Caroline Glick

Prime Minister Binyamin Netanyahu's visit with US President Barack Obama at the White House on Monday was a baptism of fire for the new premier. What emerged from the meeting is that Obama's priorities regarding Iran, Israel and the Arab world are diametrically opposed to Israel's priorities.

During his ad hoc press conference with Netanyahu, Obama made clear that he will not lift a finger to prevent Iran from acquiring nuclear weapons. And acting as Obama's surrogate, for the past two weeks CIA Director Leon Panetta has made clear that Obama expects Israel to also sit on its thumbs as Iran develops the means to destroy it.

Obama showed his hand on Iran in three ways. First, he set a nonbinding timetable of seven months for his policy of appeasement and engagement of the ayatollahs to work. That policy, he explained, will only be implemented after next month's Iranian presidential elections. And those direct US-Iranian talks must be given at least six months to show results before they can be assessed as successful or failed.

But Israel's Military Intelligence has assessed that six months may be too long to wait. By the end of the year, Iran's nuclear program may be unstoppable. And Iran's successful test of its solid fuel Sejil-2 missile with a 2,000 kilometer range on Wednesday merely served to show the urgency of the situation. Obviously the mullahs are not waiting for Obama to convince them of the error of their ways.

Beyond the fact that Obama's nonbinding timeline is too long, there is his "or else." Obama made clear that in the event that in December or January he concludes that the Iranians are not negotiating in good faith, the most radical step he will be willing to take will be to consider escalating international sanctions against Teheran. In the meantime, at his urging, Congressman Howard Berman, chairman of the House International Affairs Committee, has set aside a bill requiring sanctions against oil companies that export refined fuel into Iran.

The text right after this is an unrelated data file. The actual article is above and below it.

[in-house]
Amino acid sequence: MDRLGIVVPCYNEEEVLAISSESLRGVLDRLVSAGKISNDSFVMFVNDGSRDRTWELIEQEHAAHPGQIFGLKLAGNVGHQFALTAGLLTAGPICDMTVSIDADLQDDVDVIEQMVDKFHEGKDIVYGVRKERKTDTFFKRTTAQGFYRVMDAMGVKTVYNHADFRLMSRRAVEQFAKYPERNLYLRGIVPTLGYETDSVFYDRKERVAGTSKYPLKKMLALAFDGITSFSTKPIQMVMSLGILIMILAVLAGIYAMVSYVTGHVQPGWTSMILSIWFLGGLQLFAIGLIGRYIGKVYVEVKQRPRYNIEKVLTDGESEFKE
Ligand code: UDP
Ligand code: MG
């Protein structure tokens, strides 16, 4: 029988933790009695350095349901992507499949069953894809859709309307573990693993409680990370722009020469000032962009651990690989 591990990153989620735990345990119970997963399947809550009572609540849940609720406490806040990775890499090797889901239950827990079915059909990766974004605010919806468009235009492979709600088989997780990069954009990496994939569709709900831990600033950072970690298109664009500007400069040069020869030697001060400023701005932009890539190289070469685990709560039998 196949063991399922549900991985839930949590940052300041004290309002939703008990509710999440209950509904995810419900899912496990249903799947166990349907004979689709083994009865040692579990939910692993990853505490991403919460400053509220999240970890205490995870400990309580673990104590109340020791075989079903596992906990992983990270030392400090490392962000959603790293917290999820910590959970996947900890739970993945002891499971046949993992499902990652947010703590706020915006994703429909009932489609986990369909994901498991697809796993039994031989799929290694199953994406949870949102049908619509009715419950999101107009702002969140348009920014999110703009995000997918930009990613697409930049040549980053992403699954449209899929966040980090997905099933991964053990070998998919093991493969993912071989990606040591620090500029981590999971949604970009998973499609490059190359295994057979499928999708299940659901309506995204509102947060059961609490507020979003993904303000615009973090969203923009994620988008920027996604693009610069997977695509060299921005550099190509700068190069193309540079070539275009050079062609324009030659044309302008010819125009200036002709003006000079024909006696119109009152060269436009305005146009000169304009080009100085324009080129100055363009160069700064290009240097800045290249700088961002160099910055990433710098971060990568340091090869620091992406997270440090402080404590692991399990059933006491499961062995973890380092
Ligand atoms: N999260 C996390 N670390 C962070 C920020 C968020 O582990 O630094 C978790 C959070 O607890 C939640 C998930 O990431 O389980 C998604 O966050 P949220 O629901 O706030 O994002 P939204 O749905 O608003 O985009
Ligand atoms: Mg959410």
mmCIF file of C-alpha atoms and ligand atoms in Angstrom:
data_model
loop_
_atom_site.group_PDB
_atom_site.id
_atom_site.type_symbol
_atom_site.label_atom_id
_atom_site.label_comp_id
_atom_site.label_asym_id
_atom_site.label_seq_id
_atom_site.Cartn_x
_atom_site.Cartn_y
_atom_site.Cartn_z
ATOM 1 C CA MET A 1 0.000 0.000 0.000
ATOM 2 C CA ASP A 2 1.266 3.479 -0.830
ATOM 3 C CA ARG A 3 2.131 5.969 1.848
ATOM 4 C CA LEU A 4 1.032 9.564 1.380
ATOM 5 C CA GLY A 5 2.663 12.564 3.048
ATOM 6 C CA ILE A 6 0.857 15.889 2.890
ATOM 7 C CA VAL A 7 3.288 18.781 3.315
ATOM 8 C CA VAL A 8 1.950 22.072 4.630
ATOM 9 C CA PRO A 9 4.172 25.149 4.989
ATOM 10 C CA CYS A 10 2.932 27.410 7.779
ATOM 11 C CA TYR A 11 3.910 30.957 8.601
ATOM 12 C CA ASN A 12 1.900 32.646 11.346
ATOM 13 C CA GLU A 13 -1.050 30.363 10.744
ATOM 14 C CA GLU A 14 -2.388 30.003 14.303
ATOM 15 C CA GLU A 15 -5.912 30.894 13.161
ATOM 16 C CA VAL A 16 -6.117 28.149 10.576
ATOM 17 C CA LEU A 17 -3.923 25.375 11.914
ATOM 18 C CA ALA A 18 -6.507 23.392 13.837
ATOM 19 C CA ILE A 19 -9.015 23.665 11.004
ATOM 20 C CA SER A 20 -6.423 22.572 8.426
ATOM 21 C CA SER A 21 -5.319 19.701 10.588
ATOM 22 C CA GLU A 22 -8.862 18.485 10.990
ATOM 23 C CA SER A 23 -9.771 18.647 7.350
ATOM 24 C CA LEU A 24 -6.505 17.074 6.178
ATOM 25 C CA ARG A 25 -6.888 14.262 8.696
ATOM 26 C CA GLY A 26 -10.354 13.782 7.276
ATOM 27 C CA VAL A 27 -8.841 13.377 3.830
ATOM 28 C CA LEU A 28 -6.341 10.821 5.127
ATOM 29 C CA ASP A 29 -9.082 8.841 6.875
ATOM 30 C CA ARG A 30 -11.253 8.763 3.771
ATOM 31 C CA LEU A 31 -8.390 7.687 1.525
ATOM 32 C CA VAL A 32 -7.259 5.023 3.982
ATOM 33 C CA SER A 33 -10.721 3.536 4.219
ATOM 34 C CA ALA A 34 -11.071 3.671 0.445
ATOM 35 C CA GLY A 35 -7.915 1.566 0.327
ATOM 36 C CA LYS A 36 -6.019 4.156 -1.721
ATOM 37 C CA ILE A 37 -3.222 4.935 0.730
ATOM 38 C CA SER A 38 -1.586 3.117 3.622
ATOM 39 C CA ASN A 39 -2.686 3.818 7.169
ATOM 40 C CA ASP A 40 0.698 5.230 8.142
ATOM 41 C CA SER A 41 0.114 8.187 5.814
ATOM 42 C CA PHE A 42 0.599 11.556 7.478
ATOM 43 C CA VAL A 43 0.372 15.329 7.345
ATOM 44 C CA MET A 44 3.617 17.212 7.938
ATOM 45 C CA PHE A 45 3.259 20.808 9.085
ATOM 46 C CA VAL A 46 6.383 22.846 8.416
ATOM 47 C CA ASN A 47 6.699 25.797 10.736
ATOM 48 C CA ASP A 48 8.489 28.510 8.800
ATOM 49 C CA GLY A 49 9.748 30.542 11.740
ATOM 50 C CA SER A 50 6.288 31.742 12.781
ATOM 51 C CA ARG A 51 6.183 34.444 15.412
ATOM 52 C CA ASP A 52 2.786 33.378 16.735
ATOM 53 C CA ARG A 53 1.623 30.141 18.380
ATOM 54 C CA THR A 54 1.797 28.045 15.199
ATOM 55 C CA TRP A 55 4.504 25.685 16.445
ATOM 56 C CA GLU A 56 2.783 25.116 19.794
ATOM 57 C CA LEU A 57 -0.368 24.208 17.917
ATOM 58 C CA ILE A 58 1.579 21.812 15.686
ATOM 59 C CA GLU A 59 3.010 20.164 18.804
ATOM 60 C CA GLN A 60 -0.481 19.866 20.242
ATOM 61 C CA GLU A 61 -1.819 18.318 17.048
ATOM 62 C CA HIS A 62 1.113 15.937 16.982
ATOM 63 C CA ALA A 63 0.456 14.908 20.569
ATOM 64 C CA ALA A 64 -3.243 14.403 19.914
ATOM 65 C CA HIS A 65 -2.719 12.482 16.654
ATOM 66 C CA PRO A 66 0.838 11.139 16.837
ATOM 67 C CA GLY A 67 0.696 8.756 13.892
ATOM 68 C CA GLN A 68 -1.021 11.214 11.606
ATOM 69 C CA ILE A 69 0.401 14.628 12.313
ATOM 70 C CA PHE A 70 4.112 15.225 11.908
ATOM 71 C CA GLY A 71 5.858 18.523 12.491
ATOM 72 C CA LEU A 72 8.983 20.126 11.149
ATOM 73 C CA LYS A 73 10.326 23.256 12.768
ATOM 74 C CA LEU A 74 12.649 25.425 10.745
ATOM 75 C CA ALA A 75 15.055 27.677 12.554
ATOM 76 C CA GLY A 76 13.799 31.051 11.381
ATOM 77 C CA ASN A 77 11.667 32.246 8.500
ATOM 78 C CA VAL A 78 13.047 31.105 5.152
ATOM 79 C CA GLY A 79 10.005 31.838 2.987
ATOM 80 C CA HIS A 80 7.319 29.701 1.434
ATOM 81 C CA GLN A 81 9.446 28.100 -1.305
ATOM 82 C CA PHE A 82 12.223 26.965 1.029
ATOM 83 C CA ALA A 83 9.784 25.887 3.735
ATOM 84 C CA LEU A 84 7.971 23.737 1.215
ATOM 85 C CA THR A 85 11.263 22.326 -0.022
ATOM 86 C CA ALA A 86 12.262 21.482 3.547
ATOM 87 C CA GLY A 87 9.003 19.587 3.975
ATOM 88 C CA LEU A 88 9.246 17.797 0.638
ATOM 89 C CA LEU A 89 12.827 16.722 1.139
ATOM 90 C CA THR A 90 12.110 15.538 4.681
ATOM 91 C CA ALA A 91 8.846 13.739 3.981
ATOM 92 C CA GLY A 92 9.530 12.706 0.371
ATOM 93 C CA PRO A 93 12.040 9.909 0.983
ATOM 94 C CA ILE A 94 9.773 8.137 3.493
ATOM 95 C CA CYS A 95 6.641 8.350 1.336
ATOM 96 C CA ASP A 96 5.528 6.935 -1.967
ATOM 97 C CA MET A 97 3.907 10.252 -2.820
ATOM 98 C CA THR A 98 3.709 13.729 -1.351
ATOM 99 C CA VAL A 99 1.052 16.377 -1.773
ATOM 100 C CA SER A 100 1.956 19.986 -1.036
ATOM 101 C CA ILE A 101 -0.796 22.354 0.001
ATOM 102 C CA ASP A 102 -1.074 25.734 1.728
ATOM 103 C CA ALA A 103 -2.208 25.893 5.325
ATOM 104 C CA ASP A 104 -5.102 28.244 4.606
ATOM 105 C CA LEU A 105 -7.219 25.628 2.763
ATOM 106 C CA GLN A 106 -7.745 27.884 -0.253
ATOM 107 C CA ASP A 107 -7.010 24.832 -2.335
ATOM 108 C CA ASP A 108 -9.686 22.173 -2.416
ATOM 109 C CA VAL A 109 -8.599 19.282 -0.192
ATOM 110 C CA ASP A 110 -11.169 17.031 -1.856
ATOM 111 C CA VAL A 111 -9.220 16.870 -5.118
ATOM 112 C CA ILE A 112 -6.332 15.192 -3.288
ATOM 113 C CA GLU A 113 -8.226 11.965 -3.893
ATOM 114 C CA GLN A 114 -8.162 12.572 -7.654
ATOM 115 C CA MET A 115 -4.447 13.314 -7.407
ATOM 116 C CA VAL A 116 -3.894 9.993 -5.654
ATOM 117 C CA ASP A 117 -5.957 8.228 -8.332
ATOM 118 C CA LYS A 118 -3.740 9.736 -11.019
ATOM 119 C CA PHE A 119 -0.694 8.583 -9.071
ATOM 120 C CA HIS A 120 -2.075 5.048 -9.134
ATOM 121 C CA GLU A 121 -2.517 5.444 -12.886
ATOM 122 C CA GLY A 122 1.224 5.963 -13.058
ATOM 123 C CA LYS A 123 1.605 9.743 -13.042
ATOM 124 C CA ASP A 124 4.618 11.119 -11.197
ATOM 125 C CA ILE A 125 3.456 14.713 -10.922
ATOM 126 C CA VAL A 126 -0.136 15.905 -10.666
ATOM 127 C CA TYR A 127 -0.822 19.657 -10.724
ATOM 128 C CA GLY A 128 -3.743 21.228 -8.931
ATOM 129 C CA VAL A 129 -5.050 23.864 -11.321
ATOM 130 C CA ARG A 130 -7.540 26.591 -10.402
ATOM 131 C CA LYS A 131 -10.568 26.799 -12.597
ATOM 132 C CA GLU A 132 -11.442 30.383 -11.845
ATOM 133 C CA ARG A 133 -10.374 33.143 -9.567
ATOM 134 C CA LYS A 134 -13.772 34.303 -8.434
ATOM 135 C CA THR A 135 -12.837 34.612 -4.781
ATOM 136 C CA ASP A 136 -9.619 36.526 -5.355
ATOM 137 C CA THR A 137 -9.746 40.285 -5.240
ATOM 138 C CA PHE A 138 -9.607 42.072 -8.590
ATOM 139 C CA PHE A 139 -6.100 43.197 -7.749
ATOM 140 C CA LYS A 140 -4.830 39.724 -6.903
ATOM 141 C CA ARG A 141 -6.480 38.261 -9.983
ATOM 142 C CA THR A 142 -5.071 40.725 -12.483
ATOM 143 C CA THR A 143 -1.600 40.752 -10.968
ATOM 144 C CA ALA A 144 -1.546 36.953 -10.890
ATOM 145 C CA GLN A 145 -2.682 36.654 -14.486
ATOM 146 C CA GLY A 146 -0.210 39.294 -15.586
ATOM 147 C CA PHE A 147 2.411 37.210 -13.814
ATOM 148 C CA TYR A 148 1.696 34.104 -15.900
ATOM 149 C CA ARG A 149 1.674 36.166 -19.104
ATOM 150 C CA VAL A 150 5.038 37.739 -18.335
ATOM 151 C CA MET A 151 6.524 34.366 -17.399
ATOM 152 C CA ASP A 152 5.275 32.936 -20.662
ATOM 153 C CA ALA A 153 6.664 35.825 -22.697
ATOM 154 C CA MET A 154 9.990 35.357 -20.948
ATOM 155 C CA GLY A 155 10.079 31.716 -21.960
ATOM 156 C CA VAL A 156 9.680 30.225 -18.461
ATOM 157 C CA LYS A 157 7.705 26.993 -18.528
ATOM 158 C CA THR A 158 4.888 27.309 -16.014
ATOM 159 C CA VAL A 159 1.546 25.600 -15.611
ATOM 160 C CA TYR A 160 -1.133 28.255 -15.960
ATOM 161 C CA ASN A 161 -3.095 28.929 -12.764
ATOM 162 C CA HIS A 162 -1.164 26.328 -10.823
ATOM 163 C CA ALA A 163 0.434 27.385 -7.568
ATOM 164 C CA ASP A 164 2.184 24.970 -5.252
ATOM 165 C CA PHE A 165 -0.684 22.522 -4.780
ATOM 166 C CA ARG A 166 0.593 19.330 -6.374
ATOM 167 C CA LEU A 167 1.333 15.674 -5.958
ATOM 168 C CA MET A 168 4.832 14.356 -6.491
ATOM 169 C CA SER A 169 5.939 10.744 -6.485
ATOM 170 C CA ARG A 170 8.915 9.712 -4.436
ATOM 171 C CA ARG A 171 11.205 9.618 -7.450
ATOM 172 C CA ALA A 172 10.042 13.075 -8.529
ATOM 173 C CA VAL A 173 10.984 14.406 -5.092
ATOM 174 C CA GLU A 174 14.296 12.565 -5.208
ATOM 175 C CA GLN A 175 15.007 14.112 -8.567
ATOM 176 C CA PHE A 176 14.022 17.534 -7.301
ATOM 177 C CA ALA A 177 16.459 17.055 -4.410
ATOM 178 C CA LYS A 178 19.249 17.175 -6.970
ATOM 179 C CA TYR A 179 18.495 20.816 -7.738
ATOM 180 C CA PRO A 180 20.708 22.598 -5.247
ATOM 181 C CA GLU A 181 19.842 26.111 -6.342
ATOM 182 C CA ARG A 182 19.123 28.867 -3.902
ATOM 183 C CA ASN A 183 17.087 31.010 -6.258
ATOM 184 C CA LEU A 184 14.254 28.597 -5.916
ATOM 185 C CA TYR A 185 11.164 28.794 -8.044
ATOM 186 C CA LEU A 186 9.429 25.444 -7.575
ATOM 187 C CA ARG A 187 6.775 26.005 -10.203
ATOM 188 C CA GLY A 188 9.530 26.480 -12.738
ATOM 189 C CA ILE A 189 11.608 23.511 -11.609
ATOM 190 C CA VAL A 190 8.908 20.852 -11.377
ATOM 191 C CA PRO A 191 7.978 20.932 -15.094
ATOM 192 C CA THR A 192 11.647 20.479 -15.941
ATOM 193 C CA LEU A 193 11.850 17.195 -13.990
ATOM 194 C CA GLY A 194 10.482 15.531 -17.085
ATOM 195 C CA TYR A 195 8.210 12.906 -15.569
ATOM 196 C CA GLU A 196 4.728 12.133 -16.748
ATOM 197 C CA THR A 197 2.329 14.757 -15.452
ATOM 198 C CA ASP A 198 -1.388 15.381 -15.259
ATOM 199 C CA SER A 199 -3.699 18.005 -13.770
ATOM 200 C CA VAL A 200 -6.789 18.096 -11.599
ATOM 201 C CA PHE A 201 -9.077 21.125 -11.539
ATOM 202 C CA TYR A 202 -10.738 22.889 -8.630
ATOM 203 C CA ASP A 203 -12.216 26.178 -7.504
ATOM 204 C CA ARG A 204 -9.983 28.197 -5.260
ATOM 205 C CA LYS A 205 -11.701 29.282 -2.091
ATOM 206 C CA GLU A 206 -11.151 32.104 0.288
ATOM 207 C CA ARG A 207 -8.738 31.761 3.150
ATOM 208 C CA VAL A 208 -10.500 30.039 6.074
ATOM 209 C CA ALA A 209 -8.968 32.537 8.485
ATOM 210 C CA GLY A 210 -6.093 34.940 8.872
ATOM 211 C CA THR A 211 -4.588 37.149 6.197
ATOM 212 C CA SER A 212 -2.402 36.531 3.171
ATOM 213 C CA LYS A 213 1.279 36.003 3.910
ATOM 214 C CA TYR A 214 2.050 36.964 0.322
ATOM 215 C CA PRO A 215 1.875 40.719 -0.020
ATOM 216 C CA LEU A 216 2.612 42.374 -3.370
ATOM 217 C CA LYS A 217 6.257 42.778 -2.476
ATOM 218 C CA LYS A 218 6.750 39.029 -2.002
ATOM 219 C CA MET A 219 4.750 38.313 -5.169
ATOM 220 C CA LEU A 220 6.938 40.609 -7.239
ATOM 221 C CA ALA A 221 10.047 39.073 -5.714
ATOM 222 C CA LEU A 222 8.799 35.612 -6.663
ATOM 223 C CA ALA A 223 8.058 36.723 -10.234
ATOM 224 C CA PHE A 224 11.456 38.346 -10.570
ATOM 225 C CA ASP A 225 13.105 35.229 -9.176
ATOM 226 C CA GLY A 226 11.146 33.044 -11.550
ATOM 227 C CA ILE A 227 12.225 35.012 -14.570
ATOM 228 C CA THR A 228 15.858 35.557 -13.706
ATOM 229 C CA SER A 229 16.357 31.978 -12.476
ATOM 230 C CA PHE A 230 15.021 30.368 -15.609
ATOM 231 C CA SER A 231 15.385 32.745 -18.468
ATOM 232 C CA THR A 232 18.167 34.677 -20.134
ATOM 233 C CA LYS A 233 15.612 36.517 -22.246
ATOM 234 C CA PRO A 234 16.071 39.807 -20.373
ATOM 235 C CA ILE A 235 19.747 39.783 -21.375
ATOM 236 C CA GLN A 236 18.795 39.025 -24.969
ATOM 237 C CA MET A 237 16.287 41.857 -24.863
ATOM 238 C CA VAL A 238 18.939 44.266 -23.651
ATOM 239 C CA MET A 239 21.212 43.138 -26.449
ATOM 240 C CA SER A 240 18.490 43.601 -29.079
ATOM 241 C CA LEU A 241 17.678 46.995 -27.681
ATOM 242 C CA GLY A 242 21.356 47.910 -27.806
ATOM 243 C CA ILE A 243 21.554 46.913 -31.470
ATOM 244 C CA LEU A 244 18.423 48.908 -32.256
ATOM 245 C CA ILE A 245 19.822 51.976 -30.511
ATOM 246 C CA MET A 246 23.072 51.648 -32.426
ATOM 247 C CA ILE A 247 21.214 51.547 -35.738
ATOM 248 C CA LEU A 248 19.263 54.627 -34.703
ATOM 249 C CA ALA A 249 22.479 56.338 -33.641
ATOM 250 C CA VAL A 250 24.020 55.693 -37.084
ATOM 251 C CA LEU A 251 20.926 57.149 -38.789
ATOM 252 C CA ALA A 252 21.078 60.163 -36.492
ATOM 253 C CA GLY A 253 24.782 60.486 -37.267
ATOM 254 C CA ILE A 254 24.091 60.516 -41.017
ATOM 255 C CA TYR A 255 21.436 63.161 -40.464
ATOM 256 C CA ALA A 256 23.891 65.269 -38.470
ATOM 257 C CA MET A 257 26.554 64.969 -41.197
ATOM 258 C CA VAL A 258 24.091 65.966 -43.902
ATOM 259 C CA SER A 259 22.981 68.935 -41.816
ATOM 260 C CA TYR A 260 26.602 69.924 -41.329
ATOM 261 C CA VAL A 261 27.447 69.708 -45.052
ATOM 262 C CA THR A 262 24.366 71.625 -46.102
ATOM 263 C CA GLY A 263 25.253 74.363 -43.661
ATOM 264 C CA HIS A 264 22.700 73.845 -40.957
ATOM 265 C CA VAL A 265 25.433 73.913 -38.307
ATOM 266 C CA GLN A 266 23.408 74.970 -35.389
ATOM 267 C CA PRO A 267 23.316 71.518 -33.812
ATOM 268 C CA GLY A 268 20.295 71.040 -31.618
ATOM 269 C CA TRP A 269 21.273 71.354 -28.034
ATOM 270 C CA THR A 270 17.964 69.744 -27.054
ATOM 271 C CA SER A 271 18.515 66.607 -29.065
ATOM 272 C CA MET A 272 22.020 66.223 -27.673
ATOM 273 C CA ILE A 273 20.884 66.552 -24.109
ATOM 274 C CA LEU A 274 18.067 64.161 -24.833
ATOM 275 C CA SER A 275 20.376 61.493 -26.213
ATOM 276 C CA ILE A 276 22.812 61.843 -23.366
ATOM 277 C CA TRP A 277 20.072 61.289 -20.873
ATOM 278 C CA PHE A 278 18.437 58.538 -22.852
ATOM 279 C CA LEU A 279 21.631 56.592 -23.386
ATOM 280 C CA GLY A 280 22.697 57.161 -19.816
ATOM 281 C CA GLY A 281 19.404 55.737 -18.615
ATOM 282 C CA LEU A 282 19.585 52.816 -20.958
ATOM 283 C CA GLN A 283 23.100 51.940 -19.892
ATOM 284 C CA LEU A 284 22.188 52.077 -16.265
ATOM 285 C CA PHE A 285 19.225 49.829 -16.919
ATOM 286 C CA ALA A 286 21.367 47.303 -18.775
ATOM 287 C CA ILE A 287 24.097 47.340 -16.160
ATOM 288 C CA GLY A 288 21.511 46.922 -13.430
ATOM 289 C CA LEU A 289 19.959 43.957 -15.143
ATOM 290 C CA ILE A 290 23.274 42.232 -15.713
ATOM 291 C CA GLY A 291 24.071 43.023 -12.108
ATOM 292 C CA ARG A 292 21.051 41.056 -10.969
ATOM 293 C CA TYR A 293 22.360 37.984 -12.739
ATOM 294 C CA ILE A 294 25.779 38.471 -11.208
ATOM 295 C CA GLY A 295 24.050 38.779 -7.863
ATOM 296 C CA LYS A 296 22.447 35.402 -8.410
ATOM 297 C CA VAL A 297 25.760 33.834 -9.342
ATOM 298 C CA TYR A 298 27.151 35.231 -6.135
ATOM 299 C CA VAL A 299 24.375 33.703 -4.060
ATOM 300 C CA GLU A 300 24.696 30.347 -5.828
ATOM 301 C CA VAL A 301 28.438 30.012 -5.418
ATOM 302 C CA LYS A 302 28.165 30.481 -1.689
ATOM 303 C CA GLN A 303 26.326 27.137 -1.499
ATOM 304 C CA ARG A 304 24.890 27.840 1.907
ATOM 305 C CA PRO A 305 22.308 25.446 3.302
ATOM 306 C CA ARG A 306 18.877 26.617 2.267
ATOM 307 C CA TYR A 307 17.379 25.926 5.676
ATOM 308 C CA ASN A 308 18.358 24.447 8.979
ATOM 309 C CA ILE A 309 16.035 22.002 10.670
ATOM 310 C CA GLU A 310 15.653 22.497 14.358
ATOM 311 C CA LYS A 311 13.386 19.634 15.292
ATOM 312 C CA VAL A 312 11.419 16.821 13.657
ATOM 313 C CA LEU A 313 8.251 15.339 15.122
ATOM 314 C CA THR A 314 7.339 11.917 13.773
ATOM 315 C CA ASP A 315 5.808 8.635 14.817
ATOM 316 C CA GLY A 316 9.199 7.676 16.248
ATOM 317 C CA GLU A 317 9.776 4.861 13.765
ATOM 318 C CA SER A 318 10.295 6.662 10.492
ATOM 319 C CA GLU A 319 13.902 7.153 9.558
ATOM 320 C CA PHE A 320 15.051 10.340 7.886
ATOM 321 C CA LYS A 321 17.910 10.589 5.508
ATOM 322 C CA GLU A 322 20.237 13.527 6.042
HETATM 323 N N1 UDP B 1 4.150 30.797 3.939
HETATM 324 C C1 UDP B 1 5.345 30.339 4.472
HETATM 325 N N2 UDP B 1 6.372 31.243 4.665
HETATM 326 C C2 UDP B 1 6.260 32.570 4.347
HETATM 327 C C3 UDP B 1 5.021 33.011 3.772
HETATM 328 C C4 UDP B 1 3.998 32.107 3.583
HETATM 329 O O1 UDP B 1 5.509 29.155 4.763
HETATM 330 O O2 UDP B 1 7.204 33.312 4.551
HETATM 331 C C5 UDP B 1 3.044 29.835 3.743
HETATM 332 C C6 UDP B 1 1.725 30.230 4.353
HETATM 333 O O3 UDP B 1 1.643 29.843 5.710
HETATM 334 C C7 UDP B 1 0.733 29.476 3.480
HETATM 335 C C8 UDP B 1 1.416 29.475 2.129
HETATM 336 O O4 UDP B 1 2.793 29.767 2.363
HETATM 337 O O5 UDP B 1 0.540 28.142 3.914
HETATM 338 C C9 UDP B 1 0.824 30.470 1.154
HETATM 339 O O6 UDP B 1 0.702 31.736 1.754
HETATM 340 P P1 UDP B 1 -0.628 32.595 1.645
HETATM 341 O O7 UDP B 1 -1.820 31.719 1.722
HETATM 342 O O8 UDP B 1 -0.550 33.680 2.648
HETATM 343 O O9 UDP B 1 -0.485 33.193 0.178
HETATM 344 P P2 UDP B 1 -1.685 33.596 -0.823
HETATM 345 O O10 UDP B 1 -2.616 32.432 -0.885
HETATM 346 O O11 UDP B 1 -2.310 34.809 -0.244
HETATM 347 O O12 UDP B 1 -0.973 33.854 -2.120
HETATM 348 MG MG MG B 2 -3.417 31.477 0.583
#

Finally there was Obama's contention that the best way for the US to convince Iran to give up its nuclear program is by convincing Israel to give away more land to the Palestinians. As Obama put it, "To the extent that we can make peace with the Palestinians, between the Palestinians and the Israelis, then I actually think it strengthens our hand in the international community in dealing with a potential Iranian threat." This statement encapsulates the basic lack of seriousness and fundamental mendacity of Obama's approach to "dealing with a potential Iranian threat."


Caroline Glick

Caroline B. Glick is the senior Middle East fellow at the Center for Security Policy in Washington, D.C., and the deputy managing editor of The Jerusalem Post, where this article first appeared.

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